The reason there were insufficient government securities is that the banks which own these securities do not have anywhere else to profitably reinvest the proceeds.
Regular readers will recall that quantitative easing is one of the policies that results from adoption of the Japanese model for handling a bank solvency led financial crisis. With its focus on protecting meaningless bank capital ratios, the Japanese model effectively undermines the real economy.
Pursuing the Japanese model long enough and monetary policy in the form of quantitative easing become impotent.
The Bank of Japan (8301)’s asset-purchase program, expanded twice in three months, hit a roadblock today when the central bank couldn’t find enough government securities to buy.
Financial institutions agreed to sell 480.5 billion yen ($6 billion) of one- to two-year debt, less than the BOJ’s planned 600 billion yen of purchases, the central bank said on its website.
It was the first shortfall since the BOJ set up the program to spur growth in October 2010.
The result may boost pressure on BOJ Governor Masaaki Shirakawa’s board to broaden the program to encompass longer- dated debt, or other types of assets.
Japan’s financial companies are the largest holders of the nation’s government debt, amid a lack of demand growth in corporate and household lending and a flight to safety sparked byEurope’s crisis.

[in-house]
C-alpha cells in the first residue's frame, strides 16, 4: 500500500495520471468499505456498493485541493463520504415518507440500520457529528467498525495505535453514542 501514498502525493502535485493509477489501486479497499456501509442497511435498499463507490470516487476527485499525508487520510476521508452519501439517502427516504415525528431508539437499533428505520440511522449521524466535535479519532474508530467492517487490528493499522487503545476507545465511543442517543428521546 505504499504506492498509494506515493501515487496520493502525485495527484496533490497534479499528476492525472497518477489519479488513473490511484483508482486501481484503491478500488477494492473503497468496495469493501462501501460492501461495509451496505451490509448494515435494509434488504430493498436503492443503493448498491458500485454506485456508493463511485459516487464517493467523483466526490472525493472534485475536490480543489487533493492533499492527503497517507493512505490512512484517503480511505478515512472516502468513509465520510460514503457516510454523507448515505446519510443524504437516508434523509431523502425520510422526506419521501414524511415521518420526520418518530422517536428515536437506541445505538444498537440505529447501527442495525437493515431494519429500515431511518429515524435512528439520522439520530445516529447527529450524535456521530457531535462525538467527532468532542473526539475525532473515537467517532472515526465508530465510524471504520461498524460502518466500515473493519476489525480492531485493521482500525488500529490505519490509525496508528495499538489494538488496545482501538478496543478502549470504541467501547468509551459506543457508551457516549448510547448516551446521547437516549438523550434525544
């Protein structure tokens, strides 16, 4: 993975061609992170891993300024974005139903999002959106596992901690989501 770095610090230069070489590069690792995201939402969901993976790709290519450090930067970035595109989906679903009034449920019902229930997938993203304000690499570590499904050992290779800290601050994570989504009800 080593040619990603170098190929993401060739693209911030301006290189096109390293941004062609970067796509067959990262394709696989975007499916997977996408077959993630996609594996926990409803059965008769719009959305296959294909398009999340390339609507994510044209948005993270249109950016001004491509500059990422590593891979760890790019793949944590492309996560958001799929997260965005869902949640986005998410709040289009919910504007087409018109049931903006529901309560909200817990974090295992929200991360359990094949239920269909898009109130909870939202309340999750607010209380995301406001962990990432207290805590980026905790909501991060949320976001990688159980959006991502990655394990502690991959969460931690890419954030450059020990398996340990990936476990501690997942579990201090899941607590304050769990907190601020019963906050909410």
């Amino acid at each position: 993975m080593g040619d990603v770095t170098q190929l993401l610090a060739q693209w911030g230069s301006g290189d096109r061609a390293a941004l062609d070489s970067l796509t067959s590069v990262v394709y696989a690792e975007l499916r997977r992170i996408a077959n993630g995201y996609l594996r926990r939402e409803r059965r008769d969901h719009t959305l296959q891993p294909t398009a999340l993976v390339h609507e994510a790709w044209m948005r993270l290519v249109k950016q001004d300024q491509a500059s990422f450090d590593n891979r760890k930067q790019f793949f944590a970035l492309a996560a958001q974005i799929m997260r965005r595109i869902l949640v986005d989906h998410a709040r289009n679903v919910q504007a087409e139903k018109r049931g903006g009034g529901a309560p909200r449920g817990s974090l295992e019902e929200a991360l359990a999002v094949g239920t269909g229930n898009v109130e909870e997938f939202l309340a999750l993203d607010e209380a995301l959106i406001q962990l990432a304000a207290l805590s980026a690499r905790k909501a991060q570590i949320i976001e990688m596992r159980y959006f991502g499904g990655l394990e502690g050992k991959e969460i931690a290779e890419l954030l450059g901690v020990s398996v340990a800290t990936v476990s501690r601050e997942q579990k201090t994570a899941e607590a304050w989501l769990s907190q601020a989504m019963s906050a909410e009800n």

“As the BOJ expands its asset-purchase fund, we may see more people rejecting dealing with the central bank’s buying operation because there is nothing to invest in when they sell short-term notes,” said Toshiaki Terada, a researcher at Totan Research Co., a money-market brokerage in Tokyo.
In a second part of today’s operation, the BOJ received 700.8 billion yen in offers for debt with a maturity from two to three years, compared with its goal of 100 billion yen.
The failure to meet the targets suggest limits to the central bank’s main policy tool since the benchmark interest rate was brought near zero as the global financial crisis deepened in 2008....
Masamichi Adachi, a senior economist at JPMorgan Chase & Co. in Tokyo and a former central bank official, said today’s failure may help the BOJ to argue that it’s doing all it can to boost liquidity as politicians push for more aggressive moves.
“This isn’t necessarily a bad thing for the BOJ because it can tell lawmakers that they are providing more than enough liquidity,” Adachi said. “If this failure continues, the BOJ will have to reconsider the contents of its asset purchase program.”